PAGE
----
Annual fairs in Peebles; visits from travelling circuses and a waxworks; smaller circuses.
There was a lot of fun to be had in Peebles in David Lawson's youth. There were three annual fairs, two of which, now  dying out, were hiring fairs in March and October; the other was instituted at the time of Queen Victoria's Jubilee. The fairs were treated as holidays for all. Show people came, and there were switchback railways, hobby horses, and other attractions. The High Street was covered with stands selling sweets and other things. The sellers mostly came from Edinburgh, but a one-legged man came from Biggar and used to sit opposite the Tontine with his wares, costing a penny each, spread out on sheets of newspaper.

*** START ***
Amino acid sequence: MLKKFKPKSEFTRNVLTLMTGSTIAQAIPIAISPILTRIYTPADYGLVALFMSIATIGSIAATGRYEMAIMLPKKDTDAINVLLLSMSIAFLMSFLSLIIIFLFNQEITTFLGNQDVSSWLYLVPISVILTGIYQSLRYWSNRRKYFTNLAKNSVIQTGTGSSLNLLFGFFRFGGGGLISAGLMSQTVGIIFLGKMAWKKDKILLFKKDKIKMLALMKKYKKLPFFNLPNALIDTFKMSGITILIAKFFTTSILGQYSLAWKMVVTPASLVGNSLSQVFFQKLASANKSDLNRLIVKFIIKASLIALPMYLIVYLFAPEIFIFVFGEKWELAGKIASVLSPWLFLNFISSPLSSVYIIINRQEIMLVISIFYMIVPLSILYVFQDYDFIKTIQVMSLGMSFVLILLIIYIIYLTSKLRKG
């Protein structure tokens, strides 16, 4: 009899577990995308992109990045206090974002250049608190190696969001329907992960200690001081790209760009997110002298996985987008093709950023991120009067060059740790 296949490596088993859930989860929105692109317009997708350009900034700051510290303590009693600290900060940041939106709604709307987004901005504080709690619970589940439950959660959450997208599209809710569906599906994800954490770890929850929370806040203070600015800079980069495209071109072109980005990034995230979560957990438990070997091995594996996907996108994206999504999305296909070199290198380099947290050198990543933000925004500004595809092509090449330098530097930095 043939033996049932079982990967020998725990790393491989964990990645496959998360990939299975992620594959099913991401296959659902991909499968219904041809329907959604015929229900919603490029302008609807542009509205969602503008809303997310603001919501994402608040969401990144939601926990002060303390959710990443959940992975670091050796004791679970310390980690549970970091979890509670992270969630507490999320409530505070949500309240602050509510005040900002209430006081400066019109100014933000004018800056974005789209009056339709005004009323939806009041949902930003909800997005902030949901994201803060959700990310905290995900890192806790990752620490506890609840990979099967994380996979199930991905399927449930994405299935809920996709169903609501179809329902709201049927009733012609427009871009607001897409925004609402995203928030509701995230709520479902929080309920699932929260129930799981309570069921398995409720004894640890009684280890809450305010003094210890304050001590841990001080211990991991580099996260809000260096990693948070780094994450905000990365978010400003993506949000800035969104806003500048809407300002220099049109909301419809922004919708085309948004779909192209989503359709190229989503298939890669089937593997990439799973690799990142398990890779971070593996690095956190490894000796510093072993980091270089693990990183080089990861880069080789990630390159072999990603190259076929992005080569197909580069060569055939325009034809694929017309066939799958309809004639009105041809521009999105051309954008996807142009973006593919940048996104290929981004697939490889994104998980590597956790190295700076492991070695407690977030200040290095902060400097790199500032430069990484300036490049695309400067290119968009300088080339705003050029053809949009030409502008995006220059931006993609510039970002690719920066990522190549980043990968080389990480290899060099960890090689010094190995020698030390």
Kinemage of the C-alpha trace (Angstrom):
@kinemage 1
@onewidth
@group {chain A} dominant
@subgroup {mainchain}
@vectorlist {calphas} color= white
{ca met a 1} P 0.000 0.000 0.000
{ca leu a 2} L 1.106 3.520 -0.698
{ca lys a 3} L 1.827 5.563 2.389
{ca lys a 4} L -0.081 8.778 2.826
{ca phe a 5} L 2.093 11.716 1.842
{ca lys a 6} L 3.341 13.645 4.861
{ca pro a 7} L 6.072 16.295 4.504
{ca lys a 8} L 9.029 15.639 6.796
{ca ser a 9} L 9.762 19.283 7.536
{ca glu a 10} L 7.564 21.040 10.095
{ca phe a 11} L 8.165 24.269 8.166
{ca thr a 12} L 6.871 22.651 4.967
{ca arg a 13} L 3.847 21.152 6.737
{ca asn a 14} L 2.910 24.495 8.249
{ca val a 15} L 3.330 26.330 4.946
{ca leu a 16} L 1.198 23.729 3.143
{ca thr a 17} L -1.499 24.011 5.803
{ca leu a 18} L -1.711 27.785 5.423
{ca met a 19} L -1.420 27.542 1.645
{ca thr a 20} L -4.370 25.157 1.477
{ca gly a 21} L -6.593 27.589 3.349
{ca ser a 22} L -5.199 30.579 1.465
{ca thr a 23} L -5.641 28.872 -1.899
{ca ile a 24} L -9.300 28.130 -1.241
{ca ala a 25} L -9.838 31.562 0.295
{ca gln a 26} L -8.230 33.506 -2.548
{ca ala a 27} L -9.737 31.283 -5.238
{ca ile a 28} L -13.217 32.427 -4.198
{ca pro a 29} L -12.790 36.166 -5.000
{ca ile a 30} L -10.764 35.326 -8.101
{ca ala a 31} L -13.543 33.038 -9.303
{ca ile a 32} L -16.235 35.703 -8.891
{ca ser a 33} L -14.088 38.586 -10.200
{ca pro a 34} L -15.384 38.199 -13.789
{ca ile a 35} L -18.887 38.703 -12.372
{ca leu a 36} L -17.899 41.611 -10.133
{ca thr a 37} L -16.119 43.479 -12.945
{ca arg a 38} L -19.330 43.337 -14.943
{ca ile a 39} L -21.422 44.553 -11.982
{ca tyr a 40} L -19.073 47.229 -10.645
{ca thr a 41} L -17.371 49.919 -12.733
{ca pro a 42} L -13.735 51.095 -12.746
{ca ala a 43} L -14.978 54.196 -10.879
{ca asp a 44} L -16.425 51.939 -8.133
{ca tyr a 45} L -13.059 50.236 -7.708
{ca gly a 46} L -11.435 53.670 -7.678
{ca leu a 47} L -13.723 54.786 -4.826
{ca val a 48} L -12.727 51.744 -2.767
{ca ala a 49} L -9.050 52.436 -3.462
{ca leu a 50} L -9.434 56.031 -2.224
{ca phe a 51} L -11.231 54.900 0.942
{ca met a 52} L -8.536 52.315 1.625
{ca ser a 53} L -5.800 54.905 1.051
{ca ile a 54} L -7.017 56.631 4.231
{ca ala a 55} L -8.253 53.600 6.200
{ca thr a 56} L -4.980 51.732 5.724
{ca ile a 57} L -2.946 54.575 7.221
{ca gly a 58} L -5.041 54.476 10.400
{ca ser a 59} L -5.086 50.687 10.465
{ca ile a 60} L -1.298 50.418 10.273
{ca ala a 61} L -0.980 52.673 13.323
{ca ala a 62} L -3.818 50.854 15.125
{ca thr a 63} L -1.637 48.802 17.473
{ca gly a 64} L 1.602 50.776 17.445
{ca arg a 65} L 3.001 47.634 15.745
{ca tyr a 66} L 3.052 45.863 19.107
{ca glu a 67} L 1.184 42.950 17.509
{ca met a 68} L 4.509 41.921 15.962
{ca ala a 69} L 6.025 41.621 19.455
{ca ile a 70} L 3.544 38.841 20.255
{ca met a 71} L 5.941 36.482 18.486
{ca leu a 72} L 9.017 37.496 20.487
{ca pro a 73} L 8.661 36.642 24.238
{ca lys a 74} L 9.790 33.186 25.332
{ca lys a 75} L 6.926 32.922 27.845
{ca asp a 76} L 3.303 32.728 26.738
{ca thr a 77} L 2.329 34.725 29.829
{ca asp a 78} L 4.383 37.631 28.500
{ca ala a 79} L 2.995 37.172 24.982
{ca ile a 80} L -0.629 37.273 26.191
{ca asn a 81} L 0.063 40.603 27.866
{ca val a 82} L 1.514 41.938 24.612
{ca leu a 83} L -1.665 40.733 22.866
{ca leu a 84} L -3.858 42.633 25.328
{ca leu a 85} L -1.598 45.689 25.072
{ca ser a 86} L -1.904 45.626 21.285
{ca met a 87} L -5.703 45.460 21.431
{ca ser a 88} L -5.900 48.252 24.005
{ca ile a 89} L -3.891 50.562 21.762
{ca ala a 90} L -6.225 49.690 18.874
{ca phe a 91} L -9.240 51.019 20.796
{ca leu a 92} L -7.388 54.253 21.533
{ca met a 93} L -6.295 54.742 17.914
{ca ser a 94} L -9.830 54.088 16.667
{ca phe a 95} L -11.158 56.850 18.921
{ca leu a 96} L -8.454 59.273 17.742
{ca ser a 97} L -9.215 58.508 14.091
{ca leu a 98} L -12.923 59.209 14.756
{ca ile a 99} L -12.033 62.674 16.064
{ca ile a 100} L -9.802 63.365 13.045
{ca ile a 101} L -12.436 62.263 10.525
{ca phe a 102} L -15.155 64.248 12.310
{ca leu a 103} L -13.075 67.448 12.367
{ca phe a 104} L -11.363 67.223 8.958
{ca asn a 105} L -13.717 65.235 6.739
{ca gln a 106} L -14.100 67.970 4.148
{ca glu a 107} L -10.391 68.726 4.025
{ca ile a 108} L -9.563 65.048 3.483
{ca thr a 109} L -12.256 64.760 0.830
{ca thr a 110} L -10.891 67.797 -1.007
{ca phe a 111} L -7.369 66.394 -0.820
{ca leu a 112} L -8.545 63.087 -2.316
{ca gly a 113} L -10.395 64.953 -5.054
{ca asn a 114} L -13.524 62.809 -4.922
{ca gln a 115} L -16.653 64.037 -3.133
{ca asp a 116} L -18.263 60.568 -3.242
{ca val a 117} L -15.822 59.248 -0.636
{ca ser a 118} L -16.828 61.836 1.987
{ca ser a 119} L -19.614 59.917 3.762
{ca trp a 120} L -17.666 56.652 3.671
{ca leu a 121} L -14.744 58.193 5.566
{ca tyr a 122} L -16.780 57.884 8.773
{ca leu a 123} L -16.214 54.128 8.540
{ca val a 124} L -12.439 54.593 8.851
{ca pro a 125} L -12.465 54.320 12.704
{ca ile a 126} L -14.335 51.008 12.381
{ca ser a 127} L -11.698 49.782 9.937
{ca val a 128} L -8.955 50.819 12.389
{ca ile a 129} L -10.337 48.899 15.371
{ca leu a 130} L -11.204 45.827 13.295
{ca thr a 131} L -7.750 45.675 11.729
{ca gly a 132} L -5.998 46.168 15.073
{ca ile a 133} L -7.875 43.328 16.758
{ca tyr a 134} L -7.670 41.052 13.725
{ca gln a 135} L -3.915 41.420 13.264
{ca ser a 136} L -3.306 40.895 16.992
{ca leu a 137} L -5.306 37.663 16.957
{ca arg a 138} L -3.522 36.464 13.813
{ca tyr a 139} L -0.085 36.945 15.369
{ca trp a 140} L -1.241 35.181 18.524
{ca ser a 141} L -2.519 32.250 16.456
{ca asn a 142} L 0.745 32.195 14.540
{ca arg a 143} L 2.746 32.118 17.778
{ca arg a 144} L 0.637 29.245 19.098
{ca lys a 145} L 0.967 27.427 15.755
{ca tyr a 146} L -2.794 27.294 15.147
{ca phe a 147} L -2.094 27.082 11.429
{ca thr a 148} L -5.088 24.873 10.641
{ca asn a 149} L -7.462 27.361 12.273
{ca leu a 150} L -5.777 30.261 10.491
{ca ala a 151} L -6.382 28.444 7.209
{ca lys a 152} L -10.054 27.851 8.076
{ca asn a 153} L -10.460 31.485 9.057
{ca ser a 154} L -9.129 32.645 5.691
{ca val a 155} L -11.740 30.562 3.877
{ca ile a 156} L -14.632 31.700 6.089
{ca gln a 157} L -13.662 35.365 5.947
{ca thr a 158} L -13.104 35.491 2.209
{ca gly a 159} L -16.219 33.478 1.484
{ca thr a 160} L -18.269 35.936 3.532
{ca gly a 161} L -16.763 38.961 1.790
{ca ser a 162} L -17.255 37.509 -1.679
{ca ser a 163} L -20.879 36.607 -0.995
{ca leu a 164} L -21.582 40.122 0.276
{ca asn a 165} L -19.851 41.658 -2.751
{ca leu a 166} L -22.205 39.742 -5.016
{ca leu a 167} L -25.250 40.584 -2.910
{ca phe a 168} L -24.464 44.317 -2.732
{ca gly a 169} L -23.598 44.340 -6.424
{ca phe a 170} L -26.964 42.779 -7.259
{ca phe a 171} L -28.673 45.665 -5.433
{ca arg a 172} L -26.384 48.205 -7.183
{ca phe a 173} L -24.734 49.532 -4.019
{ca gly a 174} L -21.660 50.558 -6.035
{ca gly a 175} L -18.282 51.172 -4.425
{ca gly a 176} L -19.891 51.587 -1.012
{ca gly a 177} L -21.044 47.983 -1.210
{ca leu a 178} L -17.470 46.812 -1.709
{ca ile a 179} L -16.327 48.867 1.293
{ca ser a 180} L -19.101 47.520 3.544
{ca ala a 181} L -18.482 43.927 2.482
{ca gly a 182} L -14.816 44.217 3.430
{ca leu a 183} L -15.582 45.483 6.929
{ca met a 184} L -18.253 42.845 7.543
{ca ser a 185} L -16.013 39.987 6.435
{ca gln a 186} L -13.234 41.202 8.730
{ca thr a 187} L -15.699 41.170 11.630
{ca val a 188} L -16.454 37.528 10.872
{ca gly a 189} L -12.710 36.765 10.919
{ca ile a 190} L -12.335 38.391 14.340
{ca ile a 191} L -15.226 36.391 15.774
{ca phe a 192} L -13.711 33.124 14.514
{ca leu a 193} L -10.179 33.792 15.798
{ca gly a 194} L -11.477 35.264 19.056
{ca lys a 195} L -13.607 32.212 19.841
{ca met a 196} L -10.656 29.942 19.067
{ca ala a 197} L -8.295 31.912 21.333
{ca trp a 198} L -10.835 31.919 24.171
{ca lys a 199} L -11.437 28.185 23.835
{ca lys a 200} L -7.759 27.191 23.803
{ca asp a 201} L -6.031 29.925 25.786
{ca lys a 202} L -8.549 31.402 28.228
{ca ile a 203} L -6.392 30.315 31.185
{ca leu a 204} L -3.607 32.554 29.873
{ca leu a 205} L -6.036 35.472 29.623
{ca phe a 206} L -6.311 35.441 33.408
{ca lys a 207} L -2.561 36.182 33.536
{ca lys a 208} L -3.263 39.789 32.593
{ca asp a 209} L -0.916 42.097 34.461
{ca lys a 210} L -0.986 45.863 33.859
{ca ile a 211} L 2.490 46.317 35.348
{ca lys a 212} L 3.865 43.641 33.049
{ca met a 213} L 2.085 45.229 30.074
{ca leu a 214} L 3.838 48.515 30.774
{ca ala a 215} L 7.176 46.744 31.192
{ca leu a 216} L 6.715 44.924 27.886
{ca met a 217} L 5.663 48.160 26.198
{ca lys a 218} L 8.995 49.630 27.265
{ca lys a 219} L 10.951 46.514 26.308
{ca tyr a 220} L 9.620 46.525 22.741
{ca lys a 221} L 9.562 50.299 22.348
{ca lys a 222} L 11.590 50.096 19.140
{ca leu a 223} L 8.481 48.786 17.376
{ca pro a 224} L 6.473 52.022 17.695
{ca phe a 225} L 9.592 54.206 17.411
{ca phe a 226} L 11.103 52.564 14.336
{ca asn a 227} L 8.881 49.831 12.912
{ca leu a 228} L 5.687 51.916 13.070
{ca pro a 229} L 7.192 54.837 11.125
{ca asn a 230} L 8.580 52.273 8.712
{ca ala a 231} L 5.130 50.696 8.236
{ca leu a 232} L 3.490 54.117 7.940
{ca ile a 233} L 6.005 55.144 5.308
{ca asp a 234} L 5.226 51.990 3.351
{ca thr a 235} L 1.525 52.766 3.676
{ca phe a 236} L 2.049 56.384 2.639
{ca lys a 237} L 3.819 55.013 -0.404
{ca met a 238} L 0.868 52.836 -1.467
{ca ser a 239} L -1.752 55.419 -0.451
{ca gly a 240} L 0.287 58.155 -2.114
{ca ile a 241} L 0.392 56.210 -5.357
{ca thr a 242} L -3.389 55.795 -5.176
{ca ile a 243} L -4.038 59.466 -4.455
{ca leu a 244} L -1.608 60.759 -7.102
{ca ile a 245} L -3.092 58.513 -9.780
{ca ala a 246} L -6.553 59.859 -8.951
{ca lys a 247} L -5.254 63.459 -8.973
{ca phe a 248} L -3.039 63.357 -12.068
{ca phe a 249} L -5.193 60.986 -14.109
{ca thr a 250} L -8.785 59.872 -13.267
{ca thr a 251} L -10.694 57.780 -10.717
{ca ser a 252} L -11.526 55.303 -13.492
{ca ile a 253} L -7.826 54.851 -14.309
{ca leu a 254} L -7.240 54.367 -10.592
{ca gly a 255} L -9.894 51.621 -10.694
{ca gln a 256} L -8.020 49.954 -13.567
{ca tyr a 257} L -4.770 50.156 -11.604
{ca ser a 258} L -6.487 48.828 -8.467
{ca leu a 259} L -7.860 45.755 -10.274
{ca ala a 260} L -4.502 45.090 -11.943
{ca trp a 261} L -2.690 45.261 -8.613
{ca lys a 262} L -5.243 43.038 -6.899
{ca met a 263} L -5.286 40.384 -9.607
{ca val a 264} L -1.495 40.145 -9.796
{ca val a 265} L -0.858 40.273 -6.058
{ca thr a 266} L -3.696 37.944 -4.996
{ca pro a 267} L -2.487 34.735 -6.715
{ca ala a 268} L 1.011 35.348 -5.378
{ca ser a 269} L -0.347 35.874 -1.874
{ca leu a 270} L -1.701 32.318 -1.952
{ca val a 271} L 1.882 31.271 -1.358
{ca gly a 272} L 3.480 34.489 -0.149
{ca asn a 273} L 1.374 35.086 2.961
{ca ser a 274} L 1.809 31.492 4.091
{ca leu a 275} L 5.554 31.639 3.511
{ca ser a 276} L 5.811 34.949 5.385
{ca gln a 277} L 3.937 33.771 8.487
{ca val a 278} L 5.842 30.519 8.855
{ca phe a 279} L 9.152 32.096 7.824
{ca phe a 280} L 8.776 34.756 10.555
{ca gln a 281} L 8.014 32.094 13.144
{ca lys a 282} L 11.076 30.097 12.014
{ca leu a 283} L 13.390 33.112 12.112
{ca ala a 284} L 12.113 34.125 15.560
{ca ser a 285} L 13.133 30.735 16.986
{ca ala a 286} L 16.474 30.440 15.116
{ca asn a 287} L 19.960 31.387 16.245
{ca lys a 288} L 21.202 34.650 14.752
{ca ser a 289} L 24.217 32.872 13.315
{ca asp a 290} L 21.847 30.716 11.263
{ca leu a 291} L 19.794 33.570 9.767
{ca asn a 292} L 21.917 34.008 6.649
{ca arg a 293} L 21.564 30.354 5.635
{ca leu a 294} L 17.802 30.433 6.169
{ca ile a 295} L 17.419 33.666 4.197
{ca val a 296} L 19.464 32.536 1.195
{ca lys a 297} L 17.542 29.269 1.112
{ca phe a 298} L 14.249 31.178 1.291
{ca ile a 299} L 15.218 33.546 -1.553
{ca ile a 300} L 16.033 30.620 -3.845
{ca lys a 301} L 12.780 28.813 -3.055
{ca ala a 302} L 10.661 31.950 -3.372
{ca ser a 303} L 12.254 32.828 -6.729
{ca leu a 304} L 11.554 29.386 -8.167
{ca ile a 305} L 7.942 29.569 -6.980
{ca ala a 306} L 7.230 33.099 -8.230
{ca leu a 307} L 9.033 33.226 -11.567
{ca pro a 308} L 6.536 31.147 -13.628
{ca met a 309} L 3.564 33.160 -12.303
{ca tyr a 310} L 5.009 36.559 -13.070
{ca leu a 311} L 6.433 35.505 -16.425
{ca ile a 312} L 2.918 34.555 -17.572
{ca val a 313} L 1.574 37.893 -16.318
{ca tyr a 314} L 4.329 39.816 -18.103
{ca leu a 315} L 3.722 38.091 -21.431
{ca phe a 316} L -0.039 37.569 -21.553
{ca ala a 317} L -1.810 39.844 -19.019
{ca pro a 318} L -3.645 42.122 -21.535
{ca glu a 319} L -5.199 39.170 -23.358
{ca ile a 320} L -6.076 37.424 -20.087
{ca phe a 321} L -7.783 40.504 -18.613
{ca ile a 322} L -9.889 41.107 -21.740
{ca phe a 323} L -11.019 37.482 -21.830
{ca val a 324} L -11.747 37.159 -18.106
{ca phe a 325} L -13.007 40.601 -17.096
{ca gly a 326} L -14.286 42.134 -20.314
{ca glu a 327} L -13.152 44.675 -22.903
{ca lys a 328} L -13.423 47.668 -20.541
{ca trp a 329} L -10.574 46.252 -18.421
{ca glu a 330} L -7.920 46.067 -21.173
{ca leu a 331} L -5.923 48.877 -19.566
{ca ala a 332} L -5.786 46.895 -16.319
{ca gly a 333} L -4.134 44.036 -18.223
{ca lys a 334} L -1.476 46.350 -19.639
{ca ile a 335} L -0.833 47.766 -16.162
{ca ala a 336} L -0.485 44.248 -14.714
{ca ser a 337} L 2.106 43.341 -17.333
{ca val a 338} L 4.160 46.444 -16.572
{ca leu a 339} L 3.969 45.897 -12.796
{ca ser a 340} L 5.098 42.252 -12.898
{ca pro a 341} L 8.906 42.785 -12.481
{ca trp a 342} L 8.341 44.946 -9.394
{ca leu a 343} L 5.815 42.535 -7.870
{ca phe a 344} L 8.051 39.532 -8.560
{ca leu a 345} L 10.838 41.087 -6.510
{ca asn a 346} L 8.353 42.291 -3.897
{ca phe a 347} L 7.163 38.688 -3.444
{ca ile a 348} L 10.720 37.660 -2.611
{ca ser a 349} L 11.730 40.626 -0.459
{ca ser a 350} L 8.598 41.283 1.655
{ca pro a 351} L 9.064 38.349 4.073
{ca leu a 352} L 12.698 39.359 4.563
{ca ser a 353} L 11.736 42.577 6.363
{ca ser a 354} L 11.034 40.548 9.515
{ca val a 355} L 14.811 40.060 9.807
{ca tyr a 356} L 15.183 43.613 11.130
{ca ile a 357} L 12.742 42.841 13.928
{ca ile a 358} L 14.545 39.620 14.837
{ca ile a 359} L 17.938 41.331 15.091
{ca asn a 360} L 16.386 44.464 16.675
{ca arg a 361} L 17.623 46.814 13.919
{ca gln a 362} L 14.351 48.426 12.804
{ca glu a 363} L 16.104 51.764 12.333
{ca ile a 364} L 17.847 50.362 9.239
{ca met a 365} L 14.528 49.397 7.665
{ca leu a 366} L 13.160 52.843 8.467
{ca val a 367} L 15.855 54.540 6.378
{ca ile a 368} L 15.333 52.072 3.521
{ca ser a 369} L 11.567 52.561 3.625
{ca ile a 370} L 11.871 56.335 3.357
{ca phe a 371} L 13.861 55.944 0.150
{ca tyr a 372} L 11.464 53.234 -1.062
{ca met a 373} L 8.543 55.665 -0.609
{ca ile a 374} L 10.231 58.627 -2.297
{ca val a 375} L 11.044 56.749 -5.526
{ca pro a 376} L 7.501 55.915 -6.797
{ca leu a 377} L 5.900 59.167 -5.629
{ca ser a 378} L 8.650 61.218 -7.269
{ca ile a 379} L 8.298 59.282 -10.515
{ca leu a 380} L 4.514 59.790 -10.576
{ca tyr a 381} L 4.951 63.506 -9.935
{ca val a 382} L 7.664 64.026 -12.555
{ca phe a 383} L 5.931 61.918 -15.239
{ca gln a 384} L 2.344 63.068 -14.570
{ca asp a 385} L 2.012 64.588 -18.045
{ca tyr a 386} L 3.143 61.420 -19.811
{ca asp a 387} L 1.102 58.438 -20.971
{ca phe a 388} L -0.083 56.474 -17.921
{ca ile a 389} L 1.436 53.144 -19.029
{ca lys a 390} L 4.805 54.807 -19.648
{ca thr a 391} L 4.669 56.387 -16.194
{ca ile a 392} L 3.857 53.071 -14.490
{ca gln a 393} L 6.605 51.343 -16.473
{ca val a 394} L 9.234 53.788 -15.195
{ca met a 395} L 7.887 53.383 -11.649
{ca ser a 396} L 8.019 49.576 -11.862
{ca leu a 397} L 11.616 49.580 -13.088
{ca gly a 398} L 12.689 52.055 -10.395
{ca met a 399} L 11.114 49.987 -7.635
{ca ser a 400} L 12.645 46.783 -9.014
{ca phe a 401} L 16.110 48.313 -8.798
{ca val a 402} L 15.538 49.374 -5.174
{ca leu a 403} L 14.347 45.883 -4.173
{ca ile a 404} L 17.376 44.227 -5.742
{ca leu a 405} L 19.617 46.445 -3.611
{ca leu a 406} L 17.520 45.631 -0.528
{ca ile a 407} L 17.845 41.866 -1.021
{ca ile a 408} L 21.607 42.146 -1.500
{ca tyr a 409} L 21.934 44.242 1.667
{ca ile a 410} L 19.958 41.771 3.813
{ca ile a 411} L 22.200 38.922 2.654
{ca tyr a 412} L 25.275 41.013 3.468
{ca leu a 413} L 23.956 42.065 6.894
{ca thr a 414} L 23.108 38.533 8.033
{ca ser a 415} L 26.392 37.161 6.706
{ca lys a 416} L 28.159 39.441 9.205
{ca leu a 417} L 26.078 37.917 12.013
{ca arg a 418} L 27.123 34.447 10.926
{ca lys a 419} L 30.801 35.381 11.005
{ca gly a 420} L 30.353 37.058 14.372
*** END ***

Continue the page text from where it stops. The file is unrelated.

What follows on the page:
Travelling circuses came in summer, usually Sanger's circus, which had a procession through the High Street with horses and elephants and a band in a wagonette. Mr Lawson's favourite travelling show was Mander's waxworks, which had fifteen wagons filled with wax figures and drawn by horses, which were all dapple grey. When Sanger's circus was in town their horse tents stretched from one bridge to the other. The big top was in the middle, and the four elephants in a separate shed. A one-man circus, consisting of a clown and a horse, also visited the town. Later there was a local circus, Pinder's, which still exists. The daughter of the one-man circus married a Pinder. A family quarrel split Pinder's circus into three and it was never the same again.